The Country Phenomenon, that the nickname many people have bestowed him. Far from the media’s eye, Irvin Blais invariably attracts the masses who fill arenas from Sainte-Anne-des-Monts to Wendover and from Rouyn to Caraquet. Masses who, once in the local arena, sing every single word of 100+ original songs in the artist’s repertoire. A bona fide communion.
The story begins unceremoniously. “I was about 10 years old when I found an old guitar in our house, he reminisces. My parents had played some Elvis when they were younger, but that was behind them then. My father taught me three chords and I forged on. Back then, I would listen to my mother’s LPs, stuff by Tommy Hunter, Buck Owens, Dolly Parton, Merle Haggard… I think music was the dream she wanted to pursue but had to give up to raise 8 kids.”
Based in Port-Cartier, the family moved to Bonaventure and then to more than thirty other towns in Québec, New Brunswick and Ontario, going where there was work for the head of the house, a foreman who worked in mines, forestry and construction. “I created a lot of links this way, and today I’m reaping the benefits of that, enthuses Irvin. I feel at home wherever I go.”
He started playing in bars at 17 and quickly started his first band, Nashville Québec. Brasserie Pie-IX, Chez Fernande, La Gaspésienne, the Daraîche’s Bar-Salon Rachel are all mandatory stops back then. Wanting to avoid the negative aura that shrouds francophone country music, Irvin swears only by American standards: Dwight Yoakam’s “Guitars, Cadillacs”, Merle Haggard’s “Okie From Muskogee” and “Mama Tried”, Eddie Rabbitt’s “Drivin’ My Life Away” and “I Love A Rainy Night”, Buck Owens’ “Act Naturally” and “Tiger By The Tail”… All the while, he managed a hardware store in Montréal’s Plateau Mont-Royal and took on woodworking contracts.
Came the 90s and the advent of electronic backing tracks, but the singer couldn’t resolve to using them. He then left for Sept-Îles and met Michèle C. Pinet, a country dance teacher who became his wife, accomplice and muse, “the melody in my songs”, like he says. Together, they opened Le Nashville, a bar-ballroom. Michèle teaches, Irvin plays, still only in English. That is, until the day he hears about a man named Paul Dwayne, a francophone country star from Bouctouche who he’ll meet in Saint-Tite.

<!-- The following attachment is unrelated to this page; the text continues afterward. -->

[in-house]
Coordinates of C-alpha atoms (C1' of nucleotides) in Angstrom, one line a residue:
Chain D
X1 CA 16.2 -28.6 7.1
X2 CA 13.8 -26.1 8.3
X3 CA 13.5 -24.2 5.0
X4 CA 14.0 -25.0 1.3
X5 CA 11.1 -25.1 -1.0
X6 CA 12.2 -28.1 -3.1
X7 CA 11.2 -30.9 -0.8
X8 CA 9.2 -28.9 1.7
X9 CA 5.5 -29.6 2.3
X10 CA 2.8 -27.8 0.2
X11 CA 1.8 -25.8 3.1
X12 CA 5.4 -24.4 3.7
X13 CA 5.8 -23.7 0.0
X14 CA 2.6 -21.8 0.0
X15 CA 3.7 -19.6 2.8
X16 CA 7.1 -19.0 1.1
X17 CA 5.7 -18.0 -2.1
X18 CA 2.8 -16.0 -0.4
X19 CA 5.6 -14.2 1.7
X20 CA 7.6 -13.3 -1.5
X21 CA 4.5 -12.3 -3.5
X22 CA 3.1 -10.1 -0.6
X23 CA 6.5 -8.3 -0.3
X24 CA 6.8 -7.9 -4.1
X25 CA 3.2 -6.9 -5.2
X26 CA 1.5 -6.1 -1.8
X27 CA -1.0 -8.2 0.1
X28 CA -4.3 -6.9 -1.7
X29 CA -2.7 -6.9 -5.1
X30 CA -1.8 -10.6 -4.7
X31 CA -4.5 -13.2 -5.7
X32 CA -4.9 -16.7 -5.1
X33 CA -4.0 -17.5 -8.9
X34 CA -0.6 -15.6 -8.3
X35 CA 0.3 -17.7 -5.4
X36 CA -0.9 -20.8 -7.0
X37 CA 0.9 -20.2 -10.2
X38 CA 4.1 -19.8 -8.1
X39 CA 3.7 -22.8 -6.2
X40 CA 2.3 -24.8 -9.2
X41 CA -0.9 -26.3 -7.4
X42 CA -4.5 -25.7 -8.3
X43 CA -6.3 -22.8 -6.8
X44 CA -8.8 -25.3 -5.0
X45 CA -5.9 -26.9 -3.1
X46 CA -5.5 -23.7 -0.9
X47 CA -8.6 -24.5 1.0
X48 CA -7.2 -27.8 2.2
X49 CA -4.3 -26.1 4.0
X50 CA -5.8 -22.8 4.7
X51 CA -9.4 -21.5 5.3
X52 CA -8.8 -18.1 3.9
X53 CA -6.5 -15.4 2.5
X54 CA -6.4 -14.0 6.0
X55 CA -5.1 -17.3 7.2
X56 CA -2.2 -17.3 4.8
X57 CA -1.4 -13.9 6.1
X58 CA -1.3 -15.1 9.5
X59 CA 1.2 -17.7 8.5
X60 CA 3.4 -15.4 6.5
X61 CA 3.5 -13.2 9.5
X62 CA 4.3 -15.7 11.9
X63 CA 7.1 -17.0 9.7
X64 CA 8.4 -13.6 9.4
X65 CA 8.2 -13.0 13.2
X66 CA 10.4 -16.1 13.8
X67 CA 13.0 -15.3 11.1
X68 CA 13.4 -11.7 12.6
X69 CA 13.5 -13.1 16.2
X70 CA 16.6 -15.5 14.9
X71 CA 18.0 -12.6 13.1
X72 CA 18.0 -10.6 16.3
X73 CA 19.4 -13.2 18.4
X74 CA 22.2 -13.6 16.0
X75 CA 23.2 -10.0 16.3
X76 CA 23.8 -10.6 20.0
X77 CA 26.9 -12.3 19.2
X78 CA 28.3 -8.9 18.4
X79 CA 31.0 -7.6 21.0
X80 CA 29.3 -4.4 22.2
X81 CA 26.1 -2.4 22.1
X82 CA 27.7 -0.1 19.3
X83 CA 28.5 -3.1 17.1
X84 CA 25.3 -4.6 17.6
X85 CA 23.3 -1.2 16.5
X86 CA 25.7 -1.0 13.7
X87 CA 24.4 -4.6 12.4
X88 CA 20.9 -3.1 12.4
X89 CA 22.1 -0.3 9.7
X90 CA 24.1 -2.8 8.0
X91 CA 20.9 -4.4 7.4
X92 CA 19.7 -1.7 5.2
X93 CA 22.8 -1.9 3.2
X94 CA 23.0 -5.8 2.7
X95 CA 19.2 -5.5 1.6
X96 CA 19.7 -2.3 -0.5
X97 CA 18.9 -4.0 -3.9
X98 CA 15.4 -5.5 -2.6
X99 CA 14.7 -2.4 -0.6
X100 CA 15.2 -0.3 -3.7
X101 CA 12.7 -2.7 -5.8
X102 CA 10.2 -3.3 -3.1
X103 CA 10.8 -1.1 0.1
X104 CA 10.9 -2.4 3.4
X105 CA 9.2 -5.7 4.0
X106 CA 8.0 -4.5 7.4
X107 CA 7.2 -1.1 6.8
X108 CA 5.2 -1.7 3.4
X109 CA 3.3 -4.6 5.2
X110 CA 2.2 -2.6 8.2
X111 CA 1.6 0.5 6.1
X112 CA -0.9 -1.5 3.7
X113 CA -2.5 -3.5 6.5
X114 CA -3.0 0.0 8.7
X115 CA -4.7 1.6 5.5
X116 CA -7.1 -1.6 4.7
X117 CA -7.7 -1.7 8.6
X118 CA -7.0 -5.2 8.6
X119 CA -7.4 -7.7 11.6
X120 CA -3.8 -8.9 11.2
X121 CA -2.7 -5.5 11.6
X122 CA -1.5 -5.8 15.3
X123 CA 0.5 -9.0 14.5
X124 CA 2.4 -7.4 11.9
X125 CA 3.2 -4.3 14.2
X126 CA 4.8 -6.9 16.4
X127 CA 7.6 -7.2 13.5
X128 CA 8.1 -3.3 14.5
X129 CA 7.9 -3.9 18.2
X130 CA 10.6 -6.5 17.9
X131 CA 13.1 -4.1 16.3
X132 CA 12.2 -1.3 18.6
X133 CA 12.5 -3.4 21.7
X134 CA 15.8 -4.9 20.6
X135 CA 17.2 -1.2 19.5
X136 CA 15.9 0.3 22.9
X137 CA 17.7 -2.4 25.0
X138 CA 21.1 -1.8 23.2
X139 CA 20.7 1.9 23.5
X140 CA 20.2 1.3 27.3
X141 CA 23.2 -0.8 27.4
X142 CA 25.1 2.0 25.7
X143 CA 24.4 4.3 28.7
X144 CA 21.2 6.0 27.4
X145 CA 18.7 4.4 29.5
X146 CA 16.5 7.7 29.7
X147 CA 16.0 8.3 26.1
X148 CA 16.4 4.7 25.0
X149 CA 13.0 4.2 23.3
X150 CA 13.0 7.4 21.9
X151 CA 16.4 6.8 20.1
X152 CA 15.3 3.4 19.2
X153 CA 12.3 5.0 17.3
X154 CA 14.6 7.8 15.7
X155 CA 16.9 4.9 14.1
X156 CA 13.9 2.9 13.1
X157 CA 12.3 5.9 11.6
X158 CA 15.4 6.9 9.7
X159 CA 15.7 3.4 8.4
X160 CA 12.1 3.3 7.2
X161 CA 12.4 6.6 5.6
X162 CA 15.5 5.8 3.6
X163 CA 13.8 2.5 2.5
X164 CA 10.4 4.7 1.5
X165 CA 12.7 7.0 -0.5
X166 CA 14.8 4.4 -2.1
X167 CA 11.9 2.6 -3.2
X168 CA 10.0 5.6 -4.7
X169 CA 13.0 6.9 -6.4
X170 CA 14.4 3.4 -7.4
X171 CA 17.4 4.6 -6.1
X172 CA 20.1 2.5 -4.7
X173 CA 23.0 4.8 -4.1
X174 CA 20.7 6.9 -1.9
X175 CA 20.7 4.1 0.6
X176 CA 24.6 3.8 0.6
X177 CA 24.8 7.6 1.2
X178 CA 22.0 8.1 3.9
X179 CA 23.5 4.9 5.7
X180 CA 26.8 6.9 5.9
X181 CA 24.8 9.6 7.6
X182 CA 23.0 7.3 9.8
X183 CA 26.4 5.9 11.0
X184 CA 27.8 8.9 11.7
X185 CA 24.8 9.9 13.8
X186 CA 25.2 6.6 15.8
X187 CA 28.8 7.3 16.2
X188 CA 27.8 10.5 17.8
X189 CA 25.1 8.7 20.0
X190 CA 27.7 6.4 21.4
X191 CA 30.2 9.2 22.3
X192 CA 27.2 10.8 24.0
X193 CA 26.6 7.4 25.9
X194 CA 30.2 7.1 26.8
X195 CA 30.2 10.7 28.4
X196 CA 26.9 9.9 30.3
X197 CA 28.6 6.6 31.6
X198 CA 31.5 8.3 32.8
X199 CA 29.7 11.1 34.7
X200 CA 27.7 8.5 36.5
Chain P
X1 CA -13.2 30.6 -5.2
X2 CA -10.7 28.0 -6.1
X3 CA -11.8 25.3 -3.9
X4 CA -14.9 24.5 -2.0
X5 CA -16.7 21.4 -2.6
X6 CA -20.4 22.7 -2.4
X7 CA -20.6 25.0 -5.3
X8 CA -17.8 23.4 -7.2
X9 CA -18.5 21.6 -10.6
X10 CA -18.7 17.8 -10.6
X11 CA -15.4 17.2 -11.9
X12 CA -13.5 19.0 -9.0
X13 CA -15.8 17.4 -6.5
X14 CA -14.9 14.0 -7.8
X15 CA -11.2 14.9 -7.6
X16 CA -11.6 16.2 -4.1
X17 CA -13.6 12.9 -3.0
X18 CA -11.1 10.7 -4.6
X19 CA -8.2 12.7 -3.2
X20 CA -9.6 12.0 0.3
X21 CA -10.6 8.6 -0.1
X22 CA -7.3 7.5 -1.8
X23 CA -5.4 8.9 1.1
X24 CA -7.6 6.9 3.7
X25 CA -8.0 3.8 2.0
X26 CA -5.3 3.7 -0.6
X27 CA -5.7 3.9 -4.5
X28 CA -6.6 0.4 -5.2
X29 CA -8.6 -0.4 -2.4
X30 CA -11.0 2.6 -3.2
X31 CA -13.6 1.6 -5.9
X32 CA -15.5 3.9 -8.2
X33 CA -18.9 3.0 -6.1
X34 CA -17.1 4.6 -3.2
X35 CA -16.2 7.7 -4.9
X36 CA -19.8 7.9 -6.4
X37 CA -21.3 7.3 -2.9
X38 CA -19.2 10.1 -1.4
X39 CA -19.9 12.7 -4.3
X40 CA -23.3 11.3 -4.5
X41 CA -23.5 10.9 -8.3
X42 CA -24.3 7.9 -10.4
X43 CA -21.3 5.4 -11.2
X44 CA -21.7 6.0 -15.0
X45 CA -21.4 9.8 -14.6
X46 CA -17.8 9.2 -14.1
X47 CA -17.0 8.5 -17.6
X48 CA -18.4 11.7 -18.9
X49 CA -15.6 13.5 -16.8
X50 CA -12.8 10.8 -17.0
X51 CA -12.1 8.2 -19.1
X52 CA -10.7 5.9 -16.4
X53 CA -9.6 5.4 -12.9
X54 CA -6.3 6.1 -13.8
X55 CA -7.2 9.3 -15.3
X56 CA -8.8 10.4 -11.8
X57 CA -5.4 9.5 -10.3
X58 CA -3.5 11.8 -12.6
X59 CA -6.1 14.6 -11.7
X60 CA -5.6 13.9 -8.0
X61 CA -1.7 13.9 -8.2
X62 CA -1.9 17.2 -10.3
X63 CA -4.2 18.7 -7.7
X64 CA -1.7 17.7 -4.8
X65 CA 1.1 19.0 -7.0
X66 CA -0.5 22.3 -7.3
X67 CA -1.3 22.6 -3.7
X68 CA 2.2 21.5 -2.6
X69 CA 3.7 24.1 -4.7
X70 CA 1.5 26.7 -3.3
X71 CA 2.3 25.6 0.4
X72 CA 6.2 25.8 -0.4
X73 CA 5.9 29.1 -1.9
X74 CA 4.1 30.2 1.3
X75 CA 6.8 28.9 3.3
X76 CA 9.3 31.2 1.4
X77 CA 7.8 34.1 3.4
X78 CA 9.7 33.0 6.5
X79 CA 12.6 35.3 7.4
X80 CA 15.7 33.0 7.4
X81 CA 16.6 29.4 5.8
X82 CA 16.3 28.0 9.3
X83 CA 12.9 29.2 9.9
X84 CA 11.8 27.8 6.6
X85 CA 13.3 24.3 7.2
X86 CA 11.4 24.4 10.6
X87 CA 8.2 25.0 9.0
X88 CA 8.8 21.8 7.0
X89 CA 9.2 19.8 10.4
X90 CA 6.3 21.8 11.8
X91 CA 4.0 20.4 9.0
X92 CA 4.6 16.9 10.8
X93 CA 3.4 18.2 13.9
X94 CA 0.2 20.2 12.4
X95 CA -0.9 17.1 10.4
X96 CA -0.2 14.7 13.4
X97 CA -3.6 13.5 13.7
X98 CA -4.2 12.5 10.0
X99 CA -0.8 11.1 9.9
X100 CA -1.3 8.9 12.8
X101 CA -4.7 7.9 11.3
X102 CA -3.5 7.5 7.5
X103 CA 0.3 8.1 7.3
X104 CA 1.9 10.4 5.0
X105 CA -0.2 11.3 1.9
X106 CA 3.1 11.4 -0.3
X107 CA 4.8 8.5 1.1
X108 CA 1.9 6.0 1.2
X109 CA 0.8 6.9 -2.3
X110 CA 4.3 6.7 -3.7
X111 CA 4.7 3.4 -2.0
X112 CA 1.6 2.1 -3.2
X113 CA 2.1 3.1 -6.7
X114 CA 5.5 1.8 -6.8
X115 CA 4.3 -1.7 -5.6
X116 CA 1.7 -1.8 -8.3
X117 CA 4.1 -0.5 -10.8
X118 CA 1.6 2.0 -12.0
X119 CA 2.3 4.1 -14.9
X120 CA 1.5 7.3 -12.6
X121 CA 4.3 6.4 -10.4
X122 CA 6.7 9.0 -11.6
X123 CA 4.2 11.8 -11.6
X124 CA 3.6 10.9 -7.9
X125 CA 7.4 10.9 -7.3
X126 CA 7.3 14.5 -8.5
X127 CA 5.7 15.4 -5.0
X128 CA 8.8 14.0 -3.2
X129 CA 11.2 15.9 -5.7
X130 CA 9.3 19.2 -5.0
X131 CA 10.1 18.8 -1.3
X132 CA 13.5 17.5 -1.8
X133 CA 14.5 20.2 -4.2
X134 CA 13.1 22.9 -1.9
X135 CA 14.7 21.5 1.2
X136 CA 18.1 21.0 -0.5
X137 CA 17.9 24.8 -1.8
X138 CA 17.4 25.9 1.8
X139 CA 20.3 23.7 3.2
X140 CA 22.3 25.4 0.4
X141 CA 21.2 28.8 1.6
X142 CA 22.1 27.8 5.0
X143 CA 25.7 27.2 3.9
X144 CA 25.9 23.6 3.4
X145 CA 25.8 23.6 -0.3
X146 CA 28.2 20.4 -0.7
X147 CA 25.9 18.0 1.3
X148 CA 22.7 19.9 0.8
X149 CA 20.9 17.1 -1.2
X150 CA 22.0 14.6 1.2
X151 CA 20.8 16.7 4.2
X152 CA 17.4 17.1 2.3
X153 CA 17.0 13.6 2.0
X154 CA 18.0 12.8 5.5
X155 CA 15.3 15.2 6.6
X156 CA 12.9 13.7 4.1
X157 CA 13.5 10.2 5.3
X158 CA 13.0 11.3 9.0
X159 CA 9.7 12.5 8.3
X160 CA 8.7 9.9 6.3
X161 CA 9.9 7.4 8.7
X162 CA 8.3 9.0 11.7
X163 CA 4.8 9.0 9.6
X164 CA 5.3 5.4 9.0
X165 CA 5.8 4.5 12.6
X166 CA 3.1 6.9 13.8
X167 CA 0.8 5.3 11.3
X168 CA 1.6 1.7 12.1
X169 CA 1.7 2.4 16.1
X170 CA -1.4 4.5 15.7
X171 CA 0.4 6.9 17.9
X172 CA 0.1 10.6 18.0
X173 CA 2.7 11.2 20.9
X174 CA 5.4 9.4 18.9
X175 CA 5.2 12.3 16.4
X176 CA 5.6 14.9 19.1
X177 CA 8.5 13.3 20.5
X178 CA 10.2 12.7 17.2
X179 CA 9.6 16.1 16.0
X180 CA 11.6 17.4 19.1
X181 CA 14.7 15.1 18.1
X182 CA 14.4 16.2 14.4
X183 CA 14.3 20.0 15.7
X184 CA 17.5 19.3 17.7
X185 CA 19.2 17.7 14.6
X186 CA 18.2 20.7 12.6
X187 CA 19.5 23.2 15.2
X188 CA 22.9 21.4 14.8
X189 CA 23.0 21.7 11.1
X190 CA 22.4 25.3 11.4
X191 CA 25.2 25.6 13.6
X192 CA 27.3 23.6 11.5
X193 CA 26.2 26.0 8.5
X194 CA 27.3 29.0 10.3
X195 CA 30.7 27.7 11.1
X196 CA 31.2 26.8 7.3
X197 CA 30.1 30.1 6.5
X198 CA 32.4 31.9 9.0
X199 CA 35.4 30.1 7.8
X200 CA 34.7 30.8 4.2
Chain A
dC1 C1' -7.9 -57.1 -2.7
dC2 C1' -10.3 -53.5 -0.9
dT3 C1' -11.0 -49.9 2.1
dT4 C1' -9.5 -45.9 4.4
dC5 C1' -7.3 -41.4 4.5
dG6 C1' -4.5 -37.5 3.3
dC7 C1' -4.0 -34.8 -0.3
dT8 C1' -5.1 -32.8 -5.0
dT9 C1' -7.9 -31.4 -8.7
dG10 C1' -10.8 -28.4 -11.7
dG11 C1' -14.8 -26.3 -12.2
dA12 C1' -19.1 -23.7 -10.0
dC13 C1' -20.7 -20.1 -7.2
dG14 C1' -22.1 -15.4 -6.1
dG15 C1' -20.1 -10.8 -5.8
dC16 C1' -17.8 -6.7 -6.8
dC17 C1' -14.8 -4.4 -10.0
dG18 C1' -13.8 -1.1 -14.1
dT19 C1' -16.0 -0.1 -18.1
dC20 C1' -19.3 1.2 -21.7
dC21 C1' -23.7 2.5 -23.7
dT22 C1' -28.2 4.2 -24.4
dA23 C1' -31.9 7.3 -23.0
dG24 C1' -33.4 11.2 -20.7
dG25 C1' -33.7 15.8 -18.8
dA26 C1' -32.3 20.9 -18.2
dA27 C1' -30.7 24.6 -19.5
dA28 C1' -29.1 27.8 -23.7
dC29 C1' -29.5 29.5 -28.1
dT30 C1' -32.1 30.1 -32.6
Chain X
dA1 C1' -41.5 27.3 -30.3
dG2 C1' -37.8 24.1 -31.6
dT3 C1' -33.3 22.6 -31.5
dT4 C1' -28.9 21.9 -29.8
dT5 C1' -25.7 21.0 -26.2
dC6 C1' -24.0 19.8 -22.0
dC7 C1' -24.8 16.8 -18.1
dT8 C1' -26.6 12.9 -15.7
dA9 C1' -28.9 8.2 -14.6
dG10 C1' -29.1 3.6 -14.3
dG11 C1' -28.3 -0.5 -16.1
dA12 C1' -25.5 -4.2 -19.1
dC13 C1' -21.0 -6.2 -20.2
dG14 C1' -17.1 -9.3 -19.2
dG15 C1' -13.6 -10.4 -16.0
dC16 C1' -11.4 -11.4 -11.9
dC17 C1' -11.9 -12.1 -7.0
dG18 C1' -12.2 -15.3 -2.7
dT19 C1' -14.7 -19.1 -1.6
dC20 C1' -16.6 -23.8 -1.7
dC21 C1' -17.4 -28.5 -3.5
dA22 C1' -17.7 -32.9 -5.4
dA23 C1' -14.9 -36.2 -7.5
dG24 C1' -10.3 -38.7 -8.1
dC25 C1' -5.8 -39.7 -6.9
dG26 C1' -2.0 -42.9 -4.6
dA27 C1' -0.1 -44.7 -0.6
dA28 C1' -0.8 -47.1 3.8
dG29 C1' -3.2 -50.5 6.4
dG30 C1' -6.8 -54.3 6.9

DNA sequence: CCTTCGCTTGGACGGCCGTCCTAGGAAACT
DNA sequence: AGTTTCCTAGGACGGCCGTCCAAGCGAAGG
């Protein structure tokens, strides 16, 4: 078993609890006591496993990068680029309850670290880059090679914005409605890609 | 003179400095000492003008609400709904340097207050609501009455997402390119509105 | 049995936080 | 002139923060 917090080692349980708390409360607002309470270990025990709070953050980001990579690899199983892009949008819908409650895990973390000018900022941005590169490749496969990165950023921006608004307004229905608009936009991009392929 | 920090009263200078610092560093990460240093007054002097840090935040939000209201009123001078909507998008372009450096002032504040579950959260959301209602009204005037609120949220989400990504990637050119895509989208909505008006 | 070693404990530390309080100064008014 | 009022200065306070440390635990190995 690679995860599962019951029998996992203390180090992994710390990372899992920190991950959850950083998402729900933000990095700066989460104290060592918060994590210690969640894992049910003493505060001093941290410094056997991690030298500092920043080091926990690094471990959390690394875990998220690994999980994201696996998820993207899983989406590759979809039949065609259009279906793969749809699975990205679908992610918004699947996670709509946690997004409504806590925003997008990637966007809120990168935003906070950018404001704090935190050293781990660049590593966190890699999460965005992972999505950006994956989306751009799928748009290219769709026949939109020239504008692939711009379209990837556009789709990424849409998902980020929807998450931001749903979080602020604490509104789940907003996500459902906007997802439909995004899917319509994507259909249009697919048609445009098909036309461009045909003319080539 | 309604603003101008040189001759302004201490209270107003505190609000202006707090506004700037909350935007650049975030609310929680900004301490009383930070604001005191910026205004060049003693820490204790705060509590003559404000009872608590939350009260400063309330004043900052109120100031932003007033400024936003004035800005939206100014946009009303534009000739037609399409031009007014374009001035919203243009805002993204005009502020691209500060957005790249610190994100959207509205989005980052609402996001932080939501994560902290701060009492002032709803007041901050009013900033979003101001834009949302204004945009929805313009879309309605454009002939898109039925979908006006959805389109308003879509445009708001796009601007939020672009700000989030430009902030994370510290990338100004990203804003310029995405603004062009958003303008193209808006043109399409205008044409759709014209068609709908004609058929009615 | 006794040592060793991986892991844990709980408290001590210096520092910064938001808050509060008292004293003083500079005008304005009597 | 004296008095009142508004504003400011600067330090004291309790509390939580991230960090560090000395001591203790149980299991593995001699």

It was a revelation and turning point: from that moment, Irvin started writing his own material, and in French. “Words, music, everything comes to me in one fell swoop, anytime, anywhere. A word or sentence can send my memory reeling. My songs talk about love, whether it’s happy or unhappy (“Elle”, “Juste entendre ton cœur”, “Je r’viendrai pu”) and about family too (“Une mère”), a lot actually. Family is an institution that seems to be dying, sadly. Single mothers, illness, bullying, of which I was a victim as a kid, they’re all topics that move me and connect with the audience. I’ve also written about the regions I visit when I tour. People recognize themselves in my songs and they’re proud that somebody is talking about them.”
Thus, year after year, small miracles started happening. Elle, Irvin Blais’ eighth album launched last November in collaboration with Distribution Plages and has already sold upwards of 100 000 copies. But providence gets a lot of help from the happy couple. “We run our own management agency (Les Productions MCP) and do everything ourselves, from A to Z. I produce my albums without any subsidies and we tour in our own RV. We can live from country music because we are reaping what we carefully sowed. My boss is my audience, and it ranges from youngsters – some of whom get my autograph tattooed – to elders. I practice my trade very respectfully and everything I give the audience, the audience gives me back. Every single one of my concerts – which never lasts less than three hours – is sold out. I don’t play cheesy country, I play the country people love. Country is the people’s music, regardless of whether they’re CEOs or workers. This music is what played in the households of Carey Price and Céline Dion.
These days, Irvin Blais is getting ready to tape the Christmas special of the TV show Pour l’amour du country, not long after appearing on TVA’s La Victoire de l’amour. But, above all, he keeps touring relentlessly with his partners in crime, Sébastien Dufour (musical direction and guitar), Pascal Castonguay (bass), Guy Gagné (violin) and Martin Bélisle (drums). The true flag-bearer of francophone country music, Irvin Blais is, more than ever, on a mission.